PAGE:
8/14 WWE 205 Live Report: Mustafa Ali medical update, Alexander vs. Gallagher, Tozawa vs. Rush, and more

BY ZACK HEYDORN, PWTORCH CONTRIBUTOR


WWE 205 LIVE
AUGUST 14, 2018 ON WWE NETWORK
GREENVILLE, SC
REPORT BY ZACK HEYDORN, PWTORCH CONTRIBUTOR

Announcers: Vic Joseph, Nigel McGuinness, and Percy Watson

-The show began with the typical 205 Live video open that featured General Manager, Drake Maverick. Maverick ran down the matches on tonight’s show which include Lio Rush vs. Akira Tozawa and Cedric Alexander vs. Jack Gallagher. Regarding the main event, Maverick said that it was risky for Alexander to take such a hard match ahead of his title defense, but decided to because of a score he has to settle with Gallagher.

Heydorn’s Analysis: Maverick was great here as usual. He continues to provide a foundation of credibility to the show and to his role overall. Specifically, he framed Alexander’s choice to fight tough competition ahead of his championship match in a way that helped Cedric shine as a babyface. Good stuff. 

-From there, the show open ran and the announce team welcomed the audience to the show. They also ran down the matches on tonight’s show and hyped the WWE Cruiserweight Championship on the pre-show of Summerslam this Sunday. After their promotional efforts, the cued up the first match of the evening.

(1) LIO RUSH vs. AKIRA TOZAWA

Rush hit the ring first to a very small response. He did so with a microphone in his hand and addressed the audience as he walked down the ramp. He said that the fans were lucky even though they lived in a garbage city. He said they were lucky because they had the privilege to watch him wrestle. Rush then called Tozawa one of the best cruiserweights in the world, but that unfortunately for him he was facing THE  best in the world. From there, Rush said he would prove his dominance and that Tozawa would feel the Rush.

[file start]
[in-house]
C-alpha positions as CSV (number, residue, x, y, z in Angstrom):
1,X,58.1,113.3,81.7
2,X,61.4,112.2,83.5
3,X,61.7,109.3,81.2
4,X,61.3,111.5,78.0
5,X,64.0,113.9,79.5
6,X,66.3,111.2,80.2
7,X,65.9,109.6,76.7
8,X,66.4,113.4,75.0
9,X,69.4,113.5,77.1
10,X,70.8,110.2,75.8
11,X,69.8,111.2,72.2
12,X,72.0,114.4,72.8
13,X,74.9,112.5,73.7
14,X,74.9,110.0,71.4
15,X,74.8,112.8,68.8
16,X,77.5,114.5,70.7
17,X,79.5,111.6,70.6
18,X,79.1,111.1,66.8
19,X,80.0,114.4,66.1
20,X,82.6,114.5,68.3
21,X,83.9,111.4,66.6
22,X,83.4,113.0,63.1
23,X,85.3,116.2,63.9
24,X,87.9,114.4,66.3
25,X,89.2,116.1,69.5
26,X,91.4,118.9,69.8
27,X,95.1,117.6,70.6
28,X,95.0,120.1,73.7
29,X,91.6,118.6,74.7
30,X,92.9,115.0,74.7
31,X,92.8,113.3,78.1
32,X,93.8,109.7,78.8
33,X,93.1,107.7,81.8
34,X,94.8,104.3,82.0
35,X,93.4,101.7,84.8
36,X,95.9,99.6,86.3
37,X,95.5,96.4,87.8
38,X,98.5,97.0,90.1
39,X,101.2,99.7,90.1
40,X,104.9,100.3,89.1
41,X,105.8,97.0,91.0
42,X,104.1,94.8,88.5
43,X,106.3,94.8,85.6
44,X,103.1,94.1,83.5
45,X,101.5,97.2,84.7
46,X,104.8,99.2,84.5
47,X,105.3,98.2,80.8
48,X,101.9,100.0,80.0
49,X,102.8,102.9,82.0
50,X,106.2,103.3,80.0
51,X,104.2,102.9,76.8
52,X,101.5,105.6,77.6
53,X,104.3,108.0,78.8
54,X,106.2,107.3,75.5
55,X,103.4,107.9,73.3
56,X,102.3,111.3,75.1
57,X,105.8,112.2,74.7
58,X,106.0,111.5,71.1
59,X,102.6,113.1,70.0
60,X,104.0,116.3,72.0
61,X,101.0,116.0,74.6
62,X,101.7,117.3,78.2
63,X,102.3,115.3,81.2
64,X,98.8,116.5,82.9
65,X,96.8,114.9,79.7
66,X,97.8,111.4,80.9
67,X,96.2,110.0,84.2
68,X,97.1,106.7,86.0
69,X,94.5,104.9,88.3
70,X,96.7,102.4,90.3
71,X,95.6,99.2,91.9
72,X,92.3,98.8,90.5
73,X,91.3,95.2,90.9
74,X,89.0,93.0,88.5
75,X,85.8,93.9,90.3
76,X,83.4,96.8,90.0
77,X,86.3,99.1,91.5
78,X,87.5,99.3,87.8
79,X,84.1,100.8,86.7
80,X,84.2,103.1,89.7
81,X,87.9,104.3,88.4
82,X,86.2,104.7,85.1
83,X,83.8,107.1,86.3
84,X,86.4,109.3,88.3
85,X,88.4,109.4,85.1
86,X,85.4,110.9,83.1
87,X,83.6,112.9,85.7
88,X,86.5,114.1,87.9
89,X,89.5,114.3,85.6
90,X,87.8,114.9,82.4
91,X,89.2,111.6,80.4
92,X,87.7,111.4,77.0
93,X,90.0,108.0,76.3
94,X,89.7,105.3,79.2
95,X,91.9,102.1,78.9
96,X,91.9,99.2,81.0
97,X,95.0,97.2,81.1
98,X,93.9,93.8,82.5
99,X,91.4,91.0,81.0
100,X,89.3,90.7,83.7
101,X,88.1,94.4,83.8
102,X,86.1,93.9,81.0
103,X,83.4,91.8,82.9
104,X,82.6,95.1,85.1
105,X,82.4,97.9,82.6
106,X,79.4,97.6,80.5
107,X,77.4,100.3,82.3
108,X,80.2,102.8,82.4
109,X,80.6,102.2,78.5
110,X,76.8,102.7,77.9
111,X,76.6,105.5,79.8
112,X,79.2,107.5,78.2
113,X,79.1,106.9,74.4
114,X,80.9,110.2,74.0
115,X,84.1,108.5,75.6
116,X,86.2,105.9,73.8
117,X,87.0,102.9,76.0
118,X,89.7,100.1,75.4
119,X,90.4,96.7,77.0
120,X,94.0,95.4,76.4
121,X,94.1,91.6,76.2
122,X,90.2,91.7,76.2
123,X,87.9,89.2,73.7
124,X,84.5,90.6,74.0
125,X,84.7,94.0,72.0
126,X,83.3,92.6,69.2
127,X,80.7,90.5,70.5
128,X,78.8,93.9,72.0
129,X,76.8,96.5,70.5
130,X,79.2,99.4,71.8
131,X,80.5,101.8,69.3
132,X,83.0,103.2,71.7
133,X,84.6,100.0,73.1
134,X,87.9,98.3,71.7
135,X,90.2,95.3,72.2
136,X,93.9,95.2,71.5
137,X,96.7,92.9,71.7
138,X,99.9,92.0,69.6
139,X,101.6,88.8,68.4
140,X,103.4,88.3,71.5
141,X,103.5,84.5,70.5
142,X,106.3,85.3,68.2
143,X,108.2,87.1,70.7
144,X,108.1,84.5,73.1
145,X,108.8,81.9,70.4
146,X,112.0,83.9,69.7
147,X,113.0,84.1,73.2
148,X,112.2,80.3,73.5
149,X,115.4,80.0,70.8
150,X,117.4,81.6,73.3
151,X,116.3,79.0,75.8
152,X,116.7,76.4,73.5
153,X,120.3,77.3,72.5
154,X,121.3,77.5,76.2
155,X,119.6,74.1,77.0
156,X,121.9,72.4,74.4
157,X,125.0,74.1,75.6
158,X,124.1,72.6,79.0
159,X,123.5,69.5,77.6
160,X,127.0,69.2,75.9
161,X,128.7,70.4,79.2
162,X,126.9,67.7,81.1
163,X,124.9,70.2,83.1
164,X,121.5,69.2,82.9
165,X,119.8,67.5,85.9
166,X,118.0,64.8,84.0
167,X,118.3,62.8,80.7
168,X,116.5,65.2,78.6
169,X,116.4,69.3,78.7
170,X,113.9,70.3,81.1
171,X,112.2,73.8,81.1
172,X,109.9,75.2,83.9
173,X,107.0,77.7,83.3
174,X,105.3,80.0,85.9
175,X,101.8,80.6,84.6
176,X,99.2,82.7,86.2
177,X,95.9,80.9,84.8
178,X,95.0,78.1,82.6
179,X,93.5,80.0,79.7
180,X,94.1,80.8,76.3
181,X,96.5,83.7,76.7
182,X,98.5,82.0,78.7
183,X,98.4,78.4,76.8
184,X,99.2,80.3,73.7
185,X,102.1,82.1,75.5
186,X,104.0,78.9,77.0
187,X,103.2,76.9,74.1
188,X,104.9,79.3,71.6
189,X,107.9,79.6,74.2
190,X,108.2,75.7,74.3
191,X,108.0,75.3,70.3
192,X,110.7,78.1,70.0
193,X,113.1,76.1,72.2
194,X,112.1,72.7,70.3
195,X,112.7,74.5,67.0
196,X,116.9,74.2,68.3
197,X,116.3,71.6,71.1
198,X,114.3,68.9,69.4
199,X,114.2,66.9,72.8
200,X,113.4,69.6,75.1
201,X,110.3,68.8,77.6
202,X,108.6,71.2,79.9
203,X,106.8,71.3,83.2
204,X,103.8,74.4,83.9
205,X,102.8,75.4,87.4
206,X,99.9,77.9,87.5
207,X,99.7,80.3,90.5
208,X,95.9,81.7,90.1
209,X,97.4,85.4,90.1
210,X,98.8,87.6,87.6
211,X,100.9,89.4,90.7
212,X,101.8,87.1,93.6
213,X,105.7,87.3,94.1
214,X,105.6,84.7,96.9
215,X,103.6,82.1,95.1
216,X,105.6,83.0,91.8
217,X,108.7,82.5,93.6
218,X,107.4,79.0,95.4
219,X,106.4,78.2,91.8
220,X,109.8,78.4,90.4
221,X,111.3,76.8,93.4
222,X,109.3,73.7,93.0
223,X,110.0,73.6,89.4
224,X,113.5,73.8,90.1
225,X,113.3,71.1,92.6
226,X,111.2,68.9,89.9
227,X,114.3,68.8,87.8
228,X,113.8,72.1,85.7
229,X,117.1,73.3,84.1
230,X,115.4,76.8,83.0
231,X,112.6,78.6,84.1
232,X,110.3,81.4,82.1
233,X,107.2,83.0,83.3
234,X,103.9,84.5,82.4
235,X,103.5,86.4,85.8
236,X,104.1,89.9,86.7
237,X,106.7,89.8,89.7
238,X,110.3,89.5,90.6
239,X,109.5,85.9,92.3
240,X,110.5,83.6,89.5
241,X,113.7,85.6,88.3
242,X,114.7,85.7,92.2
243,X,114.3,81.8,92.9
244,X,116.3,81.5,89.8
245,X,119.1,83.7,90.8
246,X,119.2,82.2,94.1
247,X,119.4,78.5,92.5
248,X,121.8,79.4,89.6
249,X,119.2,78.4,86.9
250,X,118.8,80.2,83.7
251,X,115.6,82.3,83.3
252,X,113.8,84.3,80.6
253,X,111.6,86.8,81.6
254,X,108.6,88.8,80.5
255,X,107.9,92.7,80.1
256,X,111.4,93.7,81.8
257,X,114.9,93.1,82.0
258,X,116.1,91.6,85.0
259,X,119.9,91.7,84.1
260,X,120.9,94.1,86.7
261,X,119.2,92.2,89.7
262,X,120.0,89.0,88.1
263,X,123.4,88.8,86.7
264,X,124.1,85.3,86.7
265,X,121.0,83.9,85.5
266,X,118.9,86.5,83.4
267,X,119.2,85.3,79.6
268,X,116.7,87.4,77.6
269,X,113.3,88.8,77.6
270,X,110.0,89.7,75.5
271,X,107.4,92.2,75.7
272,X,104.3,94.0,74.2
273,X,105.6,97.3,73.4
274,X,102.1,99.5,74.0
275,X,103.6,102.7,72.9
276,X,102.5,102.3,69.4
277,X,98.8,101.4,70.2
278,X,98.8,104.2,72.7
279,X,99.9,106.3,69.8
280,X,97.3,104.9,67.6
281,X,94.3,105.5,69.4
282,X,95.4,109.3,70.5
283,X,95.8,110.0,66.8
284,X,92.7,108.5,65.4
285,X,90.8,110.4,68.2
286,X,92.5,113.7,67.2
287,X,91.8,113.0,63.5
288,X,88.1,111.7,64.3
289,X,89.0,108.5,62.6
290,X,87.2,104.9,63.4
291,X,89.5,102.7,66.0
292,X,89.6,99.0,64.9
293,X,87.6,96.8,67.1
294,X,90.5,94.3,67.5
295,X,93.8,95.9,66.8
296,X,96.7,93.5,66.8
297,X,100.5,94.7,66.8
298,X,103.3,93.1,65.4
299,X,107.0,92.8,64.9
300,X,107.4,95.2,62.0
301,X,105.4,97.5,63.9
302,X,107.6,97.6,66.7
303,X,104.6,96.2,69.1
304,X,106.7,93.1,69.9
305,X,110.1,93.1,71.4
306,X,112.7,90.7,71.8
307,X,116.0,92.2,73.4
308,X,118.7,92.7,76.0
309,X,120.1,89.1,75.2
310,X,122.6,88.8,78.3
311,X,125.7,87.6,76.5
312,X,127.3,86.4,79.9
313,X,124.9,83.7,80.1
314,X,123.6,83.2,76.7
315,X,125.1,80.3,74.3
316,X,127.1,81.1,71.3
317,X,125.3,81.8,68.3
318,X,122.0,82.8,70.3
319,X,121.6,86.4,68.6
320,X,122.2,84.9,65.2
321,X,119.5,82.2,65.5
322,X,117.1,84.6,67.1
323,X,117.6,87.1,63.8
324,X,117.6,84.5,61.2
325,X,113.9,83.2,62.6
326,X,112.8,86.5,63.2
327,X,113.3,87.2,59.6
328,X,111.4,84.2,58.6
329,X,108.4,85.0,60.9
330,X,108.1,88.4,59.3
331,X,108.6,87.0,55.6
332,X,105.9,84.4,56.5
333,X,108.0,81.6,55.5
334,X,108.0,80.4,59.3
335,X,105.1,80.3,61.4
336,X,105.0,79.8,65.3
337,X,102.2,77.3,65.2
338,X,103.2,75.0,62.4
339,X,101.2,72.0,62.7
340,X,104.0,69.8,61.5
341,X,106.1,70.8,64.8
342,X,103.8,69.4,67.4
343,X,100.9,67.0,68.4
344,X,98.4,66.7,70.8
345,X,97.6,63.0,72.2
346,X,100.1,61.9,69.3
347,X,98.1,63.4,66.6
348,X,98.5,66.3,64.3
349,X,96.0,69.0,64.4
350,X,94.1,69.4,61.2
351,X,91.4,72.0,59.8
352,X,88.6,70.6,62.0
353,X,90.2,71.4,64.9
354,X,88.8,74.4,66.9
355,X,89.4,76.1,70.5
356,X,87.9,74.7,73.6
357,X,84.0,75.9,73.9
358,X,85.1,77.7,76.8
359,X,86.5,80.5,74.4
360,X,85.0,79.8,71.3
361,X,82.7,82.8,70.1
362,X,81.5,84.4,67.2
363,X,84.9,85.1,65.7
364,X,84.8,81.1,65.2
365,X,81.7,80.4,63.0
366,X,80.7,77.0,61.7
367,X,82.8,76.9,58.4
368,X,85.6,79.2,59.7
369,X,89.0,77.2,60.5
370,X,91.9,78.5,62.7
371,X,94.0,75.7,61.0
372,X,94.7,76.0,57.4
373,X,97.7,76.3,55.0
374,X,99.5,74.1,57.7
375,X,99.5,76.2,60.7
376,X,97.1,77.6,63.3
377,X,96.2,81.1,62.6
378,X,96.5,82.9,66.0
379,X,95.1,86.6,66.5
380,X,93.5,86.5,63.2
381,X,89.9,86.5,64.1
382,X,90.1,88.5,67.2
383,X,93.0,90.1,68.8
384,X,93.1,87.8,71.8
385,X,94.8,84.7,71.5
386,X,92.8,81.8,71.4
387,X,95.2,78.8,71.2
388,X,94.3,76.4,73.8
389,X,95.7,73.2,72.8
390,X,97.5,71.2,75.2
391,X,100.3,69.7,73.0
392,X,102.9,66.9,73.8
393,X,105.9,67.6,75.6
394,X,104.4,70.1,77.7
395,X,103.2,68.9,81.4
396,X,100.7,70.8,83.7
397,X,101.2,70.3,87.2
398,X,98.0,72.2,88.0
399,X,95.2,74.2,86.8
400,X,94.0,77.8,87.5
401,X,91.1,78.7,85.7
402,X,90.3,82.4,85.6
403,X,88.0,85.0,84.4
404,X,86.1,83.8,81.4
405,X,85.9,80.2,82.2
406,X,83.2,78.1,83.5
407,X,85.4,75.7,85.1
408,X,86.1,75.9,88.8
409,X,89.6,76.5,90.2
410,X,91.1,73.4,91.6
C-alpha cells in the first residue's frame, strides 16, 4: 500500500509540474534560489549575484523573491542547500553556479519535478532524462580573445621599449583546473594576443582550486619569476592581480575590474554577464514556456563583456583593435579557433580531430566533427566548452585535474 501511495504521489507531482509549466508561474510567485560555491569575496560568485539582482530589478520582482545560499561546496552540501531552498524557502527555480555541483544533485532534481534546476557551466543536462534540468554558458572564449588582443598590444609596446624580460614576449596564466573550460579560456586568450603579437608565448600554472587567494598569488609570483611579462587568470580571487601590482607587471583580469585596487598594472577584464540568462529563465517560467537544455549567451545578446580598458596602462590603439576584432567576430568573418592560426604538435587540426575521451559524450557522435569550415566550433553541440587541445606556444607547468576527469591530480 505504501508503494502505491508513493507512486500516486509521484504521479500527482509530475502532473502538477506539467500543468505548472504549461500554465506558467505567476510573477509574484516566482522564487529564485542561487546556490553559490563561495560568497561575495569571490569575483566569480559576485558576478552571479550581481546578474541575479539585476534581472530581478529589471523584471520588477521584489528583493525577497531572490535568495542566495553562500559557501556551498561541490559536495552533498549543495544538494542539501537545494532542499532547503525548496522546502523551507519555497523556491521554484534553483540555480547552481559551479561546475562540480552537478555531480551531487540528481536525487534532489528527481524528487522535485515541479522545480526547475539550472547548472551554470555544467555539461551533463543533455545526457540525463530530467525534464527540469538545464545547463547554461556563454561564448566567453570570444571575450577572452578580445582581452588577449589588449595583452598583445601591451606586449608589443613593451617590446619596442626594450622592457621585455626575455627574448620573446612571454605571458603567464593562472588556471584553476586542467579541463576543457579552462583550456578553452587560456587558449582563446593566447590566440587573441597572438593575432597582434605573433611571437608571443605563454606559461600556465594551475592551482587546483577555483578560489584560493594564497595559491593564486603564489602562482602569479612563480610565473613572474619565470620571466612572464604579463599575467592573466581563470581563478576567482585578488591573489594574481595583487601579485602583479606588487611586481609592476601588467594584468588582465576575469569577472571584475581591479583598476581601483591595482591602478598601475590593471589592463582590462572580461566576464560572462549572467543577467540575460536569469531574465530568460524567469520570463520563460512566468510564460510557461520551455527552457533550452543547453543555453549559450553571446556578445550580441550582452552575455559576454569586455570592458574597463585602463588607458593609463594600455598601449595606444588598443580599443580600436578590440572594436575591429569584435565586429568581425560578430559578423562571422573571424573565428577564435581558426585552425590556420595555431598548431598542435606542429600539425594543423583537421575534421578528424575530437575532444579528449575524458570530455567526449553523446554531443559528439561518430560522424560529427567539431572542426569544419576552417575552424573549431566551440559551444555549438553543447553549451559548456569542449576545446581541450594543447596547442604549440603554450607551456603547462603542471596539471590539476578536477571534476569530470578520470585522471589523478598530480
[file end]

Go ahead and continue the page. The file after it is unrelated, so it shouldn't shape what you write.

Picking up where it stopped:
Heydorn’s Analysis: Not Rush’s best promo. Though the content was fine, the delivery was choppy and seemed disorganized.

Akira Tozawa then made his entrance to a small response as well. As he walked down the ramp, the audience war chanted along with Tozawa, but that reaction was small too. After Tozawa got the ring, the bell rang right away and the match began. Out of the gate, Tozawa came at Rush hard and nailed him with strikes while he was in the corner. From there, Tozawa connected with a hurricanrana before the ref made Rush take off his jewelry. As he did, he tried to distract Tozawa with it, but Tozawa wasn’t fooled and clocked Rush in the face with a kick. This kicked knocked Rush to the ring and Rush attempted to walk to the backstage area. Tozawa followed and beat him up before throwing him back into the ring. Then, as Tozawa entered, Rush connected with a kick to gain the quick momentum. His momentum ended up being short lived as Tozawa connected with dropkick. After, he made the cover on Rush, but Lio kicked out at two. Out of the pin, Tozawa continued his dominance until Rush nailed Tozawa from behind to send him crashing into the ring post. Rush then made the cover, but Tozawa kicked out at two. Right after the pin, Tozawa locked in a rear chin lock which grounded Tozawa to the mat.

Heydorn’s Analysis: Surprised at just how much offense Akira Tozawa is getting. He certainly is positioned as a viable opponent for Rush, but Rush is the project. Tozawa working this much offense in is a double edge sword. It makes him more credible and therefore does more for Rush when Rush inevitably wins, but doesn’t showcase Rush and his flashy skill set in the best light possible. This brand needs stars. Rush tangling and going 50/50 with a habitual mid-carder doesn’t say “star” to me and at this point with Rush, anything he does needs to.